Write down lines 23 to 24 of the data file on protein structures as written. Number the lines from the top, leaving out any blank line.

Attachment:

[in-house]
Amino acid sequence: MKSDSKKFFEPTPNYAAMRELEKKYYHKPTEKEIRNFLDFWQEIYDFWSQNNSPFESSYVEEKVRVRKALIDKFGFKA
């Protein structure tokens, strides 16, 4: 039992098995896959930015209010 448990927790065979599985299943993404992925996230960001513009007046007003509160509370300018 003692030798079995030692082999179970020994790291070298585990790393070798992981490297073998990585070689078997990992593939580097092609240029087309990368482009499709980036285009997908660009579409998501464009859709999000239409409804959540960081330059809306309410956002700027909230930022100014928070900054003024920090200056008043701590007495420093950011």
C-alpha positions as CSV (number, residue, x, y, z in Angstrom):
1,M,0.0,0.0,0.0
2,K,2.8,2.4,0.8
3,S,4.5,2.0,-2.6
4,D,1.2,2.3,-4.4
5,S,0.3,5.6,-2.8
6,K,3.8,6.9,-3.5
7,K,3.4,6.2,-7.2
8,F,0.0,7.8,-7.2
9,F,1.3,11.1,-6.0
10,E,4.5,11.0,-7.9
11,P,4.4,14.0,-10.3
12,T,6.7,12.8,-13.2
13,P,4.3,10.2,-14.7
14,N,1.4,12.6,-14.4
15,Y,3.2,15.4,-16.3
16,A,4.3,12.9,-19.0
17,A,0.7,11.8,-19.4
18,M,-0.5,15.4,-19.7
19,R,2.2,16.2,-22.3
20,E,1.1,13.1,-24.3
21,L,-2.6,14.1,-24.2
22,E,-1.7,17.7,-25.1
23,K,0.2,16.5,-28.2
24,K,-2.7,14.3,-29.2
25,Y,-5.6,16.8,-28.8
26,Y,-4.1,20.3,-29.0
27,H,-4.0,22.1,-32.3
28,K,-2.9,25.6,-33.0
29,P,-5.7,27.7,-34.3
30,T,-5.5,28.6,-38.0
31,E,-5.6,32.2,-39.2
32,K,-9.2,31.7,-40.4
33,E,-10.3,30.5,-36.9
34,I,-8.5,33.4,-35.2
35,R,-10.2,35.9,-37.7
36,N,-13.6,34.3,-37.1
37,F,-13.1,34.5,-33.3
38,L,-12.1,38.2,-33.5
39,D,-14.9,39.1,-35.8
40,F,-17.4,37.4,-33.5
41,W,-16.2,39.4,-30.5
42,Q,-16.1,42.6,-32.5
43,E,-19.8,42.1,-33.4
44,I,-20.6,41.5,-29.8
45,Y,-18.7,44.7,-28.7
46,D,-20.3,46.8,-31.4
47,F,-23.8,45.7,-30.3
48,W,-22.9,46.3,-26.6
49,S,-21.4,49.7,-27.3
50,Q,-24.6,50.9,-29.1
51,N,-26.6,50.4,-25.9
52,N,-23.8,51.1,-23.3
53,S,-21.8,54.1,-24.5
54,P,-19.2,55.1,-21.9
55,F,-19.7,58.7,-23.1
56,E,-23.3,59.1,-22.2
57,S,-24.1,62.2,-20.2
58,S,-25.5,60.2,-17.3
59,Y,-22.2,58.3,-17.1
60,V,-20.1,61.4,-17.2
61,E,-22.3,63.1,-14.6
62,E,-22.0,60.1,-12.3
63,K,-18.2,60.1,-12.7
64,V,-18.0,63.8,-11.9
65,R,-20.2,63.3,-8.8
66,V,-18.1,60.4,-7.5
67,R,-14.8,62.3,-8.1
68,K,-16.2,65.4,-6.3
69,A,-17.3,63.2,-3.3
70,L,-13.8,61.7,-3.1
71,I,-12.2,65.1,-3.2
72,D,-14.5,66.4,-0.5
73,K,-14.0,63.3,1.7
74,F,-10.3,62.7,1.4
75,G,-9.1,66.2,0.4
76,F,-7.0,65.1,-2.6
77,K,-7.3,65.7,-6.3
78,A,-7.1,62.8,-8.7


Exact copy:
19,R,2.2,16.2,-22.3
20,E,1.1,13.1,-24.3